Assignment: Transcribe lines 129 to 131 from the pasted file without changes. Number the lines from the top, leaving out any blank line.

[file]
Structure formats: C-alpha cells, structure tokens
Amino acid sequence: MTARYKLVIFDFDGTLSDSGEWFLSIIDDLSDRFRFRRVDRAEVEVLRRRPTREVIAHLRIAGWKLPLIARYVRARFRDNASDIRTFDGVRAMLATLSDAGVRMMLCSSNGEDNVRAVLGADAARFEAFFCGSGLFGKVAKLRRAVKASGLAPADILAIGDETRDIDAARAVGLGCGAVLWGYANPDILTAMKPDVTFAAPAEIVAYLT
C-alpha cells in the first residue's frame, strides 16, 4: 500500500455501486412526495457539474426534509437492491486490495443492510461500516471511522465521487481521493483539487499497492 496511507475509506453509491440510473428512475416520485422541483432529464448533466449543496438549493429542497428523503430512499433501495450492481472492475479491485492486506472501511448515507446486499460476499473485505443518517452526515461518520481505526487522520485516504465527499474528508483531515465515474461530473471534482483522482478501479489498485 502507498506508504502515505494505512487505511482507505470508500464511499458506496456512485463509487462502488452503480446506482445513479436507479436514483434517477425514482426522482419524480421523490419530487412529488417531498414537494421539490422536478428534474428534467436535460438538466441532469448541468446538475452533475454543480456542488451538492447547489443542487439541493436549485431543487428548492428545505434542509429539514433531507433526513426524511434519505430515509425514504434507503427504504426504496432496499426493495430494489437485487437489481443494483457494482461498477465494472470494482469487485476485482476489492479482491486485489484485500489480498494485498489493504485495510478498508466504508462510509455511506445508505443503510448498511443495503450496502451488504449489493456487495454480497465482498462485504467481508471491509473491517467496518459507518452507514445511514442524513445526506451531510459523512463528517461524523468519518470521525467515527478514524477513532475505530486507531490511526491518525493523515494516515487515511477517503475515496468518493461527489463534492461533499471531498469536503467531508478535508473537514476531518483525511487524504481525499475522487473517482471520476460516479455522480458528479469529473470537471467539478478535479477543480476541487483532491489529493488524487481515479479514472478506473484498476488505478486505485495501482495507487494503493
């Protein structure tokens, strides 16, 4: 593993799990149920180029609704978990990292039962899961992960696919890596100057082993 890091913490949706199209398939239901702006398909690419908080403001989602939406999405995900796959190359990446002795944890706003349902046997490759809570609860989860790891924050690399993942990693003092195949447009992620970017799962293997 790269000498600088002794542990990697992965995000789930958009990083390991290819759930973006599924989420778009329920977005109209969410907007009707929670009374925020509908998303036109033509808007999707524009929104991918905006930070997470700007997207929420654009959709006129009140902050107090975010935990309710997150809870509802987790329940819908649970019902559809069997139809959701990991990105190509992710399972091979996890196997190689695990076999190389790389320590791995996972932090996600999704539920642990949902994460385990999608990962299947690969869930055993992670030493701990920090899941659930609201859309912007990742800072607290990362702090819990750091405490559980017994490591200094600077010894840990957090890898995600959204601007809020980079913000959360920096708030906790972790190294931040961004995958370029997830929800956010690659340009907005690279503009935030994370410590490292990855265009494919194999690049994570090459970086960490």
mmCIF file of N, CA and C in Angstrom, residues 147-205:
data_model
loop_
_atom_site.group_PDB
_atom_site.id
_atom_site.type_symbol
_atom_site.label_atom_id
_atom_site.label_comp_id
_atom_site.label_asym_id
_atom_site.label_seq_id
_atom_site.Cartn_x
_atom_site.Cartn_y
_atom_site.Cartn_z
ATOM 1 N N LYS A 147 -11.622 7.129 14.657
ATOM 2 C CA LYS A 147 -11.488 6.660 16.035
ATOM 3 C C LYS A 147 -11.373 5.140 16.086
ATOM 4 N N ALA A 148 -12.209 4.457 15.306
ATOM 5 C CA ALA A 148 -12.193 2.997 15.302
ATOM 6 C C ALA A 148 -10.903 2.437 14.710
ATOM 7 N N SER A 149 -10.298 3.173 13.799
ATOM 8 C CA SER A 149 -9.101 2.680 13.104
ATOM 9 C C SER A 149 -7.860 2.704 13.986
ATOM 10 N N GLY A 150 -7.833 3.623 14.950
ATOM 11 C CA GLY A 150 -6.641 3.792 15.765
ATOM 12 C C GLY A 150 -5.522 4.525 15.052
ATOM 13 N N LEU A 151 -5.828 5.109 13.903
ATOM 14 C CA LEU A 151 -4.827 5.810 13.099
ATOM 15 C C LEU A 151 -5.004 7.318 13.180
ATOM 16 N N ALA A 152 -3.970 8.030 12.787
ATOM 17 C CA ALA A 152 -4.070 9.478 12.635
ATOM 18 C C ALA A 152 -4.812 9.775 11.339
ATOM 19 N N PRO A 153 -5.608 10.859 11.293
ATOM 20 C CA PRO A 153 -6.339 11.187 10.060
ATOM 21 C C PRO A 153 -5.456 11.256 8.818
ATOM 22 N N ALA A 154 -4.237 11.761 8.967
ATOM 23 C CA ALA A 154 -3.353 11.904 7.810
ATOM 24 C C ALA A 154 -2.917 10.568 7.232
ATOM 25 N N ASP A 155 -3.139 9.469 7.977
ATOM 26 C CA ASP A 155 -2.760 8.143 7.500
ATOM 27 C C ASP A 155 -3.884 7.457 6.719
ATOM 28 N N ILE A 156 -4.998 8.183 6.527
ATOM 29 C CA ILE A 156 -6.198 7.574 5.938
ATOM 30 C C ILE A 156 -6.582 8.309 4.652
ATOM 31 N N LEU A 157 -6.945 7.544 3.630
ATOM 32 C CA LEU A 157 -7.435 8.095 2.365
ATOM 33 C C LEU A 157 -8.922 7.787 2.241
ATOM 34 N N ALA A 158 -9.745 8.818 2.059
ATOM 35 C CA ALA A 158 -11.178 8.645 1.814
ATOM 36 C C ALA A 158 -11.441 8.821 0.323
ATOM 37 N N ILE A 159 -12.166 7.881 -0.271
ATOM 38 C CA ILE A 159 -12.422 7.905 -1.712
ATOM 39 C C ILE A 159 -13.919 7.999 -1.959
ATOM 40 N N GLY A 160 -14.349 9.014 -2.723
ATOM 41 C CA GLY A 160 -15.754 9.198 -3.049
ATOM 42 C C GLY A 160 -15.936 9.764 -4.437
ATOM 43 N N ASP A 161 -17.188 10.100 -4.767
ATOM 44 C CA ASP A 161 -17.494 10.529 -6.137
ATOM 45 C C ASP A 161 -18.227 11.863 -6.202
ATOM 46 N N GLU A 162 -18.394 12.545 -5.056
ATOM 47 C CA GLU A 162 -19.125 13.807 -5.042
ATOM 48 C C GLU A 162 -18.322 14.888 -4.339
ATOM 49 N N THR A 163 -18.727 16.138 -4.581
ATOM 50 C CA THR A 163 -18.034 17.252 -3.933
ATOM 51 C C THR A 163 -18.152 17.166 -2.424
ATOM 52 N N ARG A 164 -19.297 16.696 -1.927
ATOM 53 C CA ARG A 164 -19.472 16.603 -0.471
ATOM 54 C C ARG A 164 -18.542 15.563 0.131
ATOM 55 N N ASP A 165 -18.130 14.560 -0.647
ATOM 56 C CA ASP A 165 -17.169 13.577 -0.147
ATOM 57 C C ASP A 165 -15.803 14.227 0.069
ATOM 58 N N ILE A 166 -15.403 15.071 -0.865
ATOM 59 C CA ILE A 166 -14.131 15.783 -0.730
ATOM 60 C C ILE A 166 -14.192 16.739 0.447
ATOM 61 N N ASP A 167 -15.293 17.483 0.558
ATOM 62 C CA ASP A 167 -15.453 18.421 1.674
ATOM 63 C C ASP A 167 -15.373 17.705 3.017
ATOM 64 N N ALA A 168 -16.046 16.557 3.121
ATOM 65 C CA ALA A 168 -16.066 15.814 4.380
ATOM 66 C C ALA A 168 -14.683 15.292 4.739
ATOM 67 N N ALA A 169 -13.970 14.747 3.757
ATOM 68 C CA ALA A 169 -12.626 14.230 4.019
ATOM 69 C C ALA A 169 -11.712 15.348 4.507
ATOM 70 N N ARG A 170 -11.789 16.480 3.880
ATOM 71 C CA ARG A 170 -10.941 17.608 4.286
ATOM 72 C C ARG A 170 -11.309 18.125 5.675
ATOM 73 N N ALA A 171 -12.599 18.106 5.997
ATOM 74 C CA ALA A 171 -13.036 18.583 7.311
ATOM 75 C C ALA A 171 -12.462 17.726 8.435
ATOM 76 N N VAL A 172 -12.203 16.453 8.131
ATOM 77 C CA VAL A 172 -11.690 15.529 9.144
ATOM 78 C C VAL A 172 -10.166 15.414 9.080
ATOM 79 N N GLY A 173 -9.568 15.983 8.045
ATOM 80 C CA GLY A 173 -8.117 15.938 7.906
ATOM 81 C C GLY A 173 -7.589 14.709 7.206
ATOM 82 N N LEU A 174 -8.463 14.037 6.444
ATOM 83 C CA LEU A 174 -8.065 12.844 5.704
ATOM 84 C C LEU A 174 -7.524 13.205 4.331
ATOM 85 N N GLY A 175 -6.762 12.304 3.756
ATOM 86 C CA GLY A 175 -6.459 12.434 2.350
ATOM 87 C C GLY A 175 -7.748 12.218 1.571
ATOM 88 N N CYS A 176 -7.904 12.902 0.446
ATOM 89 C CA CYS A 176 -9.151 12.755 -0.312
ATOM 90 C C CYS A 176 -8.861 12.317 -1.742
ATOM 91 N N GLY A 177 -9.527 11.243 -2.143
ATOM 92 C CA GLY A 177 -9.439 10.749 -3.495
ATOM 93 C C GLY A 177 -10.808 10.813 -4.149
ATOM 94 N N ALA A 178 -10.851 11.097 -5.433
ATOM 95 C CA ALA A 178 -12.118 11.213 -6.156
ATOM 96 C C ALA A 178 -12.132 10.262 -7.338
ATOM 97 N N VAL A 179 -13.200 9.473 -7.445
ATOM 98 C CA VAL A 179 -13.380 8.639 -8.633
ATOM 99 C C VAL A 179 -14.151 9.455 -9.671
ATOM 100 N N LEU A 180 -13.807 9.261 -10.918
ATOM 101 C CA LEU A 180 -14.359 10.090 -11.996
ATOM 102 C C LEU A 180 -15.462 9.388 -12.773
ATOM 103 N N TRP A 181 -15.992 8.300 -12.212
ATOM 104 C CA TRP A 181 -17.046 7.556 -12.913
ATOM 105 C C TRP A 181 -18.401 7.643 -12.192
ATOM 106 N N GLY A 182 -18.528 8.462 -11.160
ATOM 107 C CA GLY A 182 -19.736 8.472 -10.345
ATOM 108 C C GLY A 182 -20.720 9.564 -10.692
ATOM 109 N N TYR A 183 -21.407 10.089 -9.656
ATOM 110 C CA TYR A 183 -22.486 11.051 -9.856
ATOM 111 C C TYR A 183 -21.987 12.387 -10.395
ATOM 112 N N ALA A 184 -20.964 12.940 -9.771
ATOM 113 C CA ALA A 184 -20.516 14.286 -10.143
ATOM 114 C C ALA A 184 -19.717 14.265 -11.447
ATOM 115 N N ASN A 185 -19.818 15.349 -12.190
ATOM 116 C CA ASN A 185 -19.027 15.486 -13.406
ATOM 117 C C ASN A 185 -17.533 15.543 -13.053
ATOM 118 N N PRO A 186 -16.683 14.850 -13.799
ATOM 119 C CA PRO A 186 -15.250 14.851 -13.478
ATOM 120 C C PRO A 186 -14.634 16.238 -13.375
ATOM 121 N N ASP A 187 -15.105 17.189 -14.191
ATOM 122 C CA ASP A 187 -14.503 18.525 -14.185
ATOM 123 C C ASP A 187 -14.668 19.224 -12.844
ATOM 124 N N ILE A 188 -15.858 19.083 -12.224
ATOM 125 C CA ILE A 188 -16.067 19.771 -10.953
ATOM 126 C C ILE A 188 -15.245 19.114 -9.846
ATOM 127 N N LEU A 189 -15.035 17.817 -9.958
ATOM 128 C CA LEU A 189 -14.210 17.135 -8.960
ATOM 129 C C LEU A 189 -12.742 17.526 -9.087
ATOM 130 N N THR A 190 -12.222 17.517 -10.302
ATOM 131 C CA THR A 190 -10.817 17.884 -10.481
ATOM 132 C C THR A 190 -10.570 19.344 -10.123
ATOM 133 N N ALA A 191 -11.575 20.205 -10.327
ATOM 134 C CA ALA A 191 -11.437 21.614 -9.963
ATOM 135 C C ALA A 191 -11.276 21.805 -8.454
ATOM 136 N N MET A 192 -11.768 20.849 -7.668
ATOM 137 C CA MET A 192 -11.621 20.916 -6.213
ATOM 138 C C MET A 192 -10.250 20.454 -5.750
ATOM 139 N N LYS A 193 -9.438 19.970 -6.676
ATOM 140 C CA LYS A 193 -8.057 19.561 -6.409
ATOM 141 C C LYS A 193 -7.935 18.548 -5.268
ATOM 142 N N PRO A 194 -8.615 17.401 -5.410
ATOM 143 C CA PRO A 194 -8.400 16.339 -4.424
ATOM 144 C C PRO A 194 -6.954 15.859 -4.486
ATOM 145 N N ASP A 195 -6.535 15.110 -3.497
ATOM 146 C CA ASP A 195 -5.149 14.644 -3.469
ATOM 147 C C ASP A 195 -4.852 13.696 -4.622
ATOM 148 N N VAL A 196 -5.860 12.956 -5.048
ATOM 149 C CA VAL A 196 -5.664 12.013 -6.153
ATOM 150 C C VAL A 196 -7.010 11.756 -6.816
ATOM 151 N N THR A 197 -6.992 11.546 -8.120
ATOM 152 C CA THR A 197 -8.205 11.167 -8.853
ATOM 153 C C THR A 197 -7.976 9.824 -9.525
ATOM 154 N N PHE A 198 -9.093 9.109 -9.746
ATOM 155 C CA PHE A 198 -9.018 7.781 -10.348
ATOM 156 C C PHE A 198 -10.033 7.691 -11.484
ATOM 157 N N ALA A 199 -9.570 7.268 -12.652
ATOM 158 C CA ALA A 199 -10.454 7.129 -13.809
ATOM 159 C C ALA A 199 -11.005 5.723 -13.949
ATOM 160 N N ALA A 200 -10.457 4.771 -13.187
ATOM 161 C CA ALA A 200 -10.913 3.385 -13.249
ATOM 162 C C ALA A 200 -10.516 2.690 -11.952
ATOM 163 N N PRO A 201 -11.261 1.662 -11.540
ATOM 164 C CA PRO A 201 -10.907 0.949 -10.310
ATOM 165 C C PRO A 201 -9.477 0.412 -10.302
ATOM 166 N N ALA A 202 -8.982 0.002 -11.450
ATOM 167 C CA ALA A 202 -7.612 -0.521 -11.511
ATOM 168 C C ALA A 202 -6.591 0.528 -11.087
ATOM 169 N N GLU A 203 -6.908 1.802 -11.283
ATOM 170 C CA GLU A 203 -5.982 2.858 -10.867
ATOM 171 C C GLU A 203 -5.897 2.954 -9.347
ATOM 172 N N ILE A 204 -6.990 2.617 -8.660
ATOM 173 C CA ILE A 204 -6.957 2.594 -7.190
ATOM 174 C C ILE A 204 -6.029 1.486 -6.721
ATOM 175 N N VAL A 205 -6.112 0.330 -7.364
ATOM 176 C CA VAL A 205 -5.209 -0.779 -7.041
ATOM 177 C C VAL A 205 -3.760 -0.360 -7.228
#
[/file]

ATOM 112 N N ALA A 184 -20.964 12.940 -9.771
ATOM 113 C CA ALA A 184 -20.516 14.286 -10.143
ATOM 114 C C ALA A 184 -19.717 14.265 -11.447